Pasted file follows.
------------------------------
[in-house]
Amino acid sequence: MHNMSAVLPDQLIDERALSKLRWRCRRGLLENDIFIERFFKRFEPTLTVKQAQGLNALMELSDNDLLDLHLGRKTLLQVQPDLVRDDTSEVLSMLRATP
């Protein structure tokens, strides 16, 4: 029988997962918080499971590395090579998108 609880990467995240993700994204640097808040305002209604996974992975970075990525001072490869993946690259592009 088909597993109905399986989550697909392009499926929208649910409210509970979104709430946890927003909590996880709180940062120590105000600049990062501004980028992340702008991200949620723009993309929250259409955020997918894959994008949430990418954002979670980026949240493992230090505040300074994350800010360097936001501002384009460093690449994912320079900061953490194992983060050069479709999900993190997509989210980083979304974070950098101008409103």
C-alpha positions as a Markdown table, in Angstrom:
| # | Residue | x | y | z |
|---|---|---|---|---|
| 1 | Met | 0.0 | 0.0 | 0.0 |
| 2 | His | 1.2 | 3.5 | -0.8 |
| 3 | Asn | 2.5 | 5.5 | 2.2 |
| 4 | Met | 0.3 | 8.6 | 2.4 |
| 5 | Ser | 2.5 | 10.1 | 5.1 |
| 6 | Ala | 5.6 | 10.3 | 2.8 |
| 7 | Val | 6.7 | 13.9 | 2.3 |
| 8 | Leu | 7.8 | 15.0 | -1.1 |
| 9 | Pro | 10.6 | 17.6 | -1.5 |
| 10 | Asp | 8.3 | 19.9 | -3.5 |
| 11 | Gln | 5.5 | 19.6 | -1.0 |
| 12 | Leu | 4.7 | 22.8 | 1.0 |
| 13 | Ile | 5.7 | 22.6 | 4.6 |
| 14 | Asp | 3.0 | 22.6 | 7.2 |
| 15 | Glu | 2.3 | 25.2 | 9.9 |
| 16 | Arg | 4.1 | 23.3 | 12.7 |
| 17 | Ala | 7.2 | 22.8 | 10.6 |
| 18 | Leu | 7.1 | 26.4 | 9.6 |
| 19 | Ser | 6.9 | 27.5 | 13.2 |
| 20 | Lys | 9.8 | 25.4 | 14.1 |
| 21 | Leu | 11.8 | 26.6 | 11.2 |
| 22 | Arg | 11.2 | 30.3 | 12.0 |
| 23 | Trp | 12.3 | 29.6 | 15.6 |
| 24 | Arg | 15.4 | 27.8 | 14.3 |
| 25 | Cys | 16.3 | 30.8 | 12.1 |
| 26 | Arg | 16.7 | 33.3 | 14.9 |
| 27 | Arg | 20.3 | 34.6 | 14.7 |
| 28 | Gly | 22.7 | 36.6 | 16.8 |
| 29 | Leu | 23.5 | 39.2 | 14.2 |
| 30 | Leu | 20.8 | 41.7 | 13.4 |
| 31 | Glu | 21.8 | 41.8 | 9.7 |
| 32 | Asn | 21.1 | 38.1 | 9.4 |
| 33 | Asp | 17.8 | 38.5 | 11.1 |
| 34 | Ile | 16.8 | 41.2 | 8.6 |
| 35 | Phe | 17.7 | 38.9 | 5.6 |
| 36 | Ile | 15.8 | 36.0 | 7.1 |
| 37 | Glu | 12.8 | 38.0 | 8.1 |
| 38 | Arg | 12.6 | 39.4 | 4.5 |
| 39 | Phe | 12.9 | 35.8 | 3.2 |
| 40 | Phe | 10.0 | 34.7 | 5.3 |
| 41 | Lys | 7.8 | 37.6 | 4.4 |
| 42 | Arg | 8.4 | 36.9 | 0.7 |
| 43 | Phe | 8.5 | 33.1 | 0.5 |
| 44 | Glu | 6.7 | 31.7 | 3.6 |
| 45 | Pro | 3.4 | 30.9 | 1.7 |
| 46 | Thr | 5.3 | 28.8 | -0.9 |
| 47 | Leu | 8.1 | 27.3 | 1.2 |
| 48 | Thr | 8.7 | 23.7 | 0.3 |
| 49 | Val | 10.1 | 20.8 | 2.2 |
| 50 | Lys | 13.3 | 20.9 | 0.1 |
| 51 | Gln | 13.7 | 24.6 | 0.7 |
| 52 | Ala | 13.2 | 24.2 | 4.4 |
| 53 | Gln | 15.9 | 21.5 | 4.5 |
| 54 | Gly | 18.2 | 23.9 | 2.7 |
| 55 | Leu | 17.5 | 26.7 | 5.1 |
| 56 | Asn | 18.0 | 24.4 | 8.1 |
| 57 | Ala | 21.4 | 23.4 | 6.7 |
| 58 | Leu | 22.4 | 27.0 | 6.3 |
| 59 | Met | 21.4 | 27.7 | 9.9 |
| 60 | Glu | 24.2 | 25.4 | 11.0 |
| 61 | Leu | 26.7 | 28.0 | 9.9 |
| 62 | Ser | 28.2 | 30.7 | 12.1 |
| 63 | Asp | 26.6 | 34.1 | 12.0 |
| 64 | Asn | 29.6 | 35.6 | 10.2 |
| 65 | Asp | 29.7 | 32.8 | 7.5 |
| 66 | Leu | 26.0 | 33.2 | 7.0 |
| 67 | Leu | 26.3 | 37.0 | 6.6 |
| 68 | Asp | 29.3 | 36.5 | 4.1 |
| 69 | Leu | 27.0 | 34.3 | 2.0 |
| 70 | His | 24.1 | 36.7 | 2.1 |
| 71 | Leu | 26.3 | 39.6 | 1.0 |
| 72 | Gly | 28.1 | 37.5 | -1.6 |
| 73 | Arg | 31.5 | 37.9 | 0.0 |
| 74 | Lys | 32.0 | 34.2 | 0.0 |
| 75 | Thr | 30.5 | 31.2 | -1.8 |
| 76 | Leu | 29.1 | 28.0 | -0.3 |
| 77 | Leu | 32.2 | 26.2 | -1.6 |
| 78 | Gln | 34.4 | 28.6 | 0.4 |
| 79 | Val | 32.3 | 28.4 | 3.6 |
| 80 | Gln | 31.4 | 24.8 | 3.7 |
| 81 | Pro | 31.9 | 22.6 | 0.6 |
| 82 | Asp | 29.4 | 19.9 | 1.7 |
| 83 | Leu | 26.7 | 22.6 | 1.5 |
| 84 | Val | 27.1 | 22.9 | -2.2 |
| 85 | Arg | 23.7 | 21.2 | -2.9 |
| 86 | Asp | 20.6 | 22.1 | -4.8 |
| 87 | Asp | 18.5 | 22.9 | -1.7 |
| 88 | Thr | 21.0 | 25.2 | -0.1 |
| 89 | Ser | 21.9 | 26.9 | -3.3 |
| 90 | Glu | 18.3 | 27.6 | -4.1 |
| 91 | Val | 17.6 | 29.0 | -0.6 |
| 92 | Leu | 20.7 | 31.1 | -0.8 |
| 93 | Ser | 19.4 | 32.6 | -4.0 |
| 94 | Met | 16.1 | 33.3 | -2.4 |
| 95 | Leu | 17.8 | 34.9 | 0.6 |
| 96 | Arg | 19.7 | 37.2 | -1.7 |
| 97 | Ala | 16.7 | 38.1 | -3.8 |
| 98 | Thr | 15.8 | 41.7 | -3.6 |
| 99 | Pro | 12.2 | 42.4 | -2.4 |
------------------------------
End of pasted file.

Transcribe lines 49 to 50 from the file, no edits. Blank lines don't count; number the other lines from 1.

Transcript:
| 43 | Phe | 8.5 | 33.1 | 0.5 |
| 44 | Glu | 6.7 | 31.7 | 3.6 |